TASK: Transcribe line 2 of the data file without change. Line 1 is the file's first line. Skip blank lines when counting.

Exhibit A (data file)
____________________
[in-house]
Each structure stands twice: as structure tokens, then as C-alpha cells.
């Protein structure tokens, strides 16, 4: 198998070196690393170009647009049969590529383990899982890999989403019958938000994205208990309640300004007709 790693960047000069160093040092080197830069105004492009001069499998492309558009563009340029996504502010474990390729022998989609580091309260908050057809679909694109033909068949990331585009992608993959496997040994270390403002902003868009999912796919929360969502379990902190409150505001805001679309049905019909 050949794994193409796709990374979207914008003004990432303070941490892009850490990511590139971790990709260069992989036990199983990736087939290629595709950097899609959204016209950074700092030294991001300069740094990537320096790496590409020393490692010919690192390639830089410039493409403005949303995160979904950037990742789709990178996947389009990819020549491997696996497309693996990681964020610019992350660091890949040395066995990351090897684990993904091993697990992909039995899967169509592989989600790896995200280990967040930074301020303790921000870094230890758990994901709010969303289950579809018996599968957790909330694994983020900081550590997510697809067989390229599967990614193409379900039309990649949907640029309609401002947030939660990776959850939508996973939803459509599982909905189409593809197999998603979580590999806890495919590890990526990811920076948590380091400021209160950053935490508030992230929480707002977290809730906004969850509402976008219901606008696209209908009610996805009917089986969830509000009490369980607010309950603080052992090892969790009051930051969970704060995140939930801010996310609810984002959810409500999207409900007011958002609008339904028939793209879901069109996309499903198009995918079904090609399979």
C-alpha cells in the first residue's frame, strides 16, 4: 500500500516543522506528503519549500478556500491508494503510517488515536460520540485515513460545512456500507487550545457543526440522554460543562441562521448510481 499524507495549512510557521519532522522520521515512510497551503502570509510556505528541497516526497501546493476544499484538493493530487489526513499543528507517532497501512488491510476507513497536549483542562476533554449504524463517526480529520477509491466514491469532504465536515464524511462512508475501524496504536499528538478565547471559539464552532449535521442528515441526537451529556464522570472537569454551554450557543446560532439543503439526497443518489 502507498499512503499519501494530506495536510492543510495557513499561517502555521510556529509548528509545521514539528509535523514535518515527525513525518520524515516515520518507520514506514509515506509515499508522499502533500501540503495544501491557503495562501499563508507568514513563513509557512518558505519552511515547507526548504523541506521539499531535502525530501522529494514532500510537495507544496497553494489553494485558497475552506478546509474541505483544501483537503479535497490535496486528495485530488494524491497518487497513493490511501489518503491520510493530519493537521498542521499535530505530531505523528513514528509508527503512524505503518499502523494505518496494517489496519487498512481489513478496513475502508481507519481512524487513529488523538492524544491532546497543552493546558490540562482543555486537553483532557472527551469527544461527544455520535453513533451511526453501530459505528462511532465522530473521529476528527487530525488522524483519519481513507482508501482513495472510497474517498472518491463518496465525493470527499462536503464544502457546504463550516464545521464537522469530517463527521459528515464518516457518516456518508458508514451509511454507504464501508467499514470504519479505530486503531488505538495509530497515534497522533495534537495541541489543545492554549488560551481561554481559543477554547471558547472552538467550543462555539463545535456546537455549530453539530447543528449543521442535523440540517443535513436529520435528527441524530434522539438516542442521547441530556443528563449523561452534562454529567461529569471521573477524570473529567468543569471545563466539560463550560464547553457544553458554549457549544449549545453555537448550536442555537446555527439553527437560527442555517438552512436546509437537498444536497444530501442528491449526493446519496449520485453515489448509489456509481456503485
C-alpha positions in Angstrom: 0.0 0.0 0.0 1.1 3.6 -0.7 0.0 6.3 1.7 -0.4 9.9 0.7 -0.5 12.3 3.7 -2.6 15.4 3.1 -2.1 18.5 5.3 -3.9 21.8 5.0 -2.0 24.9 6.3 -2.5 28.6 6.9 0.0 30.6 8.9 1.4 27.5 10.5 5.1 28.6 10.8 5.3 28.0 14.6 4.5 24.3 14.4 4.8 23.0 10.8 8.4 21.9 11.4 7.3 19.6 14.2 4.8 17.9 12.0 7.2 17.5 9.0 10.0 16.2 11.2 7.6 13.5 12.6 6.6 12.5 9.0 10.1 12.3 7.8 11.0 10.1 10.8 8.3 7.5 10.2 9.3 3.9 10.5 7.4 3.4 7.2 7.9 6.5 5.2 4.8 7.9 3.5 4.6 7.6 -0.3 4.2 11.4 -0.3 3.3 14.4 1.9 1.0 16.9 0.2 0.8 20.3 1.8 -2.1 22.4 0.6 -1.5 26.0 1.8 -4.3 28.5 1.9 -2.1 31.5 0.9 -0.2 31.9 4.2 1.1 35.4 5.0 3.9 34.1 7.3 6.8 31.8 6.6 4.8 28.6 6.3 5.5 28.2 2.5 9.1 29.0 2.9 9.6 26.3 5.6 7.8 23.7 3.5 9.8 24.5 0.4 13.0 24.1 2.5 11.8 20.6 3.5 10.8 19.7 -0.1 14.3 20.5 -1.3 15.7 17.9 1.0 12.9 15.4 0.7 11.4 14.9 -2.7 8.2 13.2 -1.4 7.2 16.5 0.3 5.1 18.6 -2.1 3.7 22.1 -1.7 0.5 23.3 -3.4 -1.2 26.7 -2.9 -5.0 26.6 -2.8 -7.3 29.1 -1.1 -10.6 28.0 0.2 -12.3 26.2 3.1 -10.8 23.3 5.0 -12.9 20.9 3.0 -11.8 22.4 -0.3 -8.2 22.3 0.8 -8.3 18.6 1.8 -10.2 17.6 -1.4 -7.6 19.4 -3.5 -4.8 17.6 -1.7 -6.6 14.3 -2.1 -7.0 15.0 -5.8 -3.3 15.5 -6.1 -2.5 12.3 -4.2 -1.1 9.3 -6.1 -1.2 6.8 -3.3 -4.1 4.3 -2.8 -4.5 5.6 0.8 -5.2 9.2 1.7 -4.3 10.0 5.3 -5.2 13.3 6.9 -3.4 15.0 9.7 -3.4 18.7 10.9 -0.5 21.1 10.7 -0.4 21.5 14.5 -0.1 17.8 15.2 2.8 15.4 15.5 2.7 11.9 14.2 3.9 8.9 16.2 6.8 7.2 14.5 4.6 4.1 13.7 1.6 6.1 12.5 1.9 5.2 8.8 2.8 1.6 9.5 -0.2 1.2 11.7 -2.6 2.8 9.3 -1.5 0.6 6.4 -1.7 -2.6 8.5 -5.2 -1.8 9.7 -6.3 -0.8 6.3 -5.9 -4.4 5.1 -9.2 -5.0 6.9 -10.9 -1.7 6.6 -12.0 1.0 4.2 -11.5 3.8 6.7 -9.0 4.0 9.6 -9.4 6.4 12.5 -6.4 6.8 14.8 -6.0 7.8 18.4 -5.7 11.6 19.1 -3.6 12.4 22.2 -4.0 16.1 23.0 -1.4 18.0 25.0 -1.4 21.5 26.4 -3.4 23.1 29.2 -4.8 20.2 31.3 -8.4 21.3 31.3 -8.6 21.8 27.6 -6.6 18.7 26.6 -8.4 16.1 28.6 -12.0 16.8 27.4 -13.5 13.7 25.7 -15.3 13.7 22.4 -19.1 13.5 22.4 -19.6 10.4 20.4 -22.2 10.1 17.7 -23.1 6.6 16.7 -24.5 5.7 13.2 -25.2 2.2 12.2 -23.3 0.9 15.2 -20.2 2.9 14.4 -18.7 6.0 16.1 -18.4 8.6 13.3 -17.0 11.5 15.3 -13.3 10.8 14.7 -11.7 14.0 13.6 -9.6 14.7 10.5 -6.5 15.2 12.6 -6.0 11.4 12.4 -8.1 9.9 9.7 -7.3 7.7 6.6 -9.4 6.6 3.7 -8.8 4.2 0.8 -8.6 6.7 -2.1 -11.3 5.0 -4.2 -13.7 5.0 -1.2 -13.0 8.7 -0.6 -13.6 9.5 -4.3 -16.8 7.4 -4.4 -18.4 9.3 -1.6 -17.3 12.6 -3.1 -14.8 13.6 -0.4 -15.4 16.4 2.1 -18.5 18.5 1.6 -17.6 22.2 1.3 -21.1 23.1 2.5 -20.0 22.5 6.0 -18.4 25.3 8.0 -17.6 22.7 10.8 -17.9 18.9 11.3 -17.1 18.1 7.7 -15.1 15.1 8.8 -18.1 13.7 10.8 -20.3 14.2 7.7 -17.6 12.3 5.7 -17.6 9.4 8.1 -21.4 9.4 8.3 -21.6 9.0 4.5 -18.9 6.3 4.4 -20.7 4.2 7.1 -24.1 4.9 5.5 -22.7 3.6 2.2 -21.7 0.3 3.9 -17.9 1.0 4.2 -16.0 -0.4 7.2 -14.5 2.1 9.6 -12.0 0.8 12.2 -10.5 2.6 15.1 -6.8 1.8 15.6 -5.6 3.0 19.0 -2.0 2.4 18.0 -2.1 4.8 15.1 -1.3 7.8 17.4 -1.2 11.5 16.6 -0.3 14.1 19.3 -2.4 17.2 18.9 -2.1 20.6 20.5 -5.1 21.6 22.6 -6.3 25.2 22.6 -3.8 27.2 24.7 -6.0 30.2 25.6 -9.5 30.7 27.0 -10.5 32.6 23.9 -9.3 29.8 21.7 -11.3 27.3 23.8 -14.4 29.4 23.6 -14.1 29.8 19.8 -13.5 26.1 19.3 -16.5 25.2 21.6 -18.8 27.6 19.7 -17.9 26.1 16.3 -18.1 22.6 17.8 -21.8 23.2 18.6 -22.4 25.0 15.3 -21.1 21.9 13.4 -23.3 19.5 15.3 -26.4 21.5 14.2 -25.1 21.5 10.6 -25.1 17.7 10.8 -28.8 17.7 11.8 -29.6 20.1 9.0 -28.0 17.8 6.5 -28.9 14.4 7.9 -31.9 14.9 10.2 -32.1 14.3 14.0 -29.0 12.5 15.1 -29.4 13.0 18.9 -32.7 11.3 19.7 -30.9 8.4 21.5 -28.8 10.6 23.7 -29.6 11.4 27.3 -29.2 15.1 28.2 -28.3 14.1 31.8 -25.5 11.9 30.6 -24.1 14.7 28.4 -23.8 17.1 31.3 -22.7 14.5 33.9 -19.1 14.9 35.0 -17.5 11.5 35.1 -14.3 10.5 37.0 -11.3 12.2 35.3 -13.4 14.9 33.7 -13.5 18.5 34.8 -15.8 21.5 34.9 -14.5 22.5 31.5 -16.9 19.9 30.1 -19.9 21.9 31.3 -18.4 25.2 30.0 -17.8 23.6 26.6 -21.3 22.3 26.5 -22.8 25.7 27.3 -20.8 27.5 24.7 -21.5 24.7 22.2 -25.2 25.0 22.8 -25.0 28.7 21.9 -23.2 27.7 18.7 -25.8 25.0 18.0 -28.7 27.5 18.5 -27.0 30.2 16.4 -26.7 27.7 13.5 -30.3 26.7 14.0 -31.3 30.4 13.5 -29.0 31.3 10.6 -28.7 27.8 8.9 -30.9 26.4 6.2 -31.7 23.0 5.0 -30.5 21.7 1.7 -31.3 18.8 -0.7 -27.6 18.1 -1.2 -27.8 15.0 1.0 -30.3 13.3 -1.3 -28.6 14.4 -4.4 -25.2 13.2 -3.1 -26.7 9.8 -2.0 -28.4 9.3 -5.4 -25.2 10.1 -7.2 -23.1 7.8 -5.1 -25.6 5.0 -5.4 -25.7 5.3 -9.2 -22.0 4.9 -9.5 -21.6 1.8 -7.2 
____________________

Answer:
Each structure stands twice: as structure tokens, then as C-alpha cells.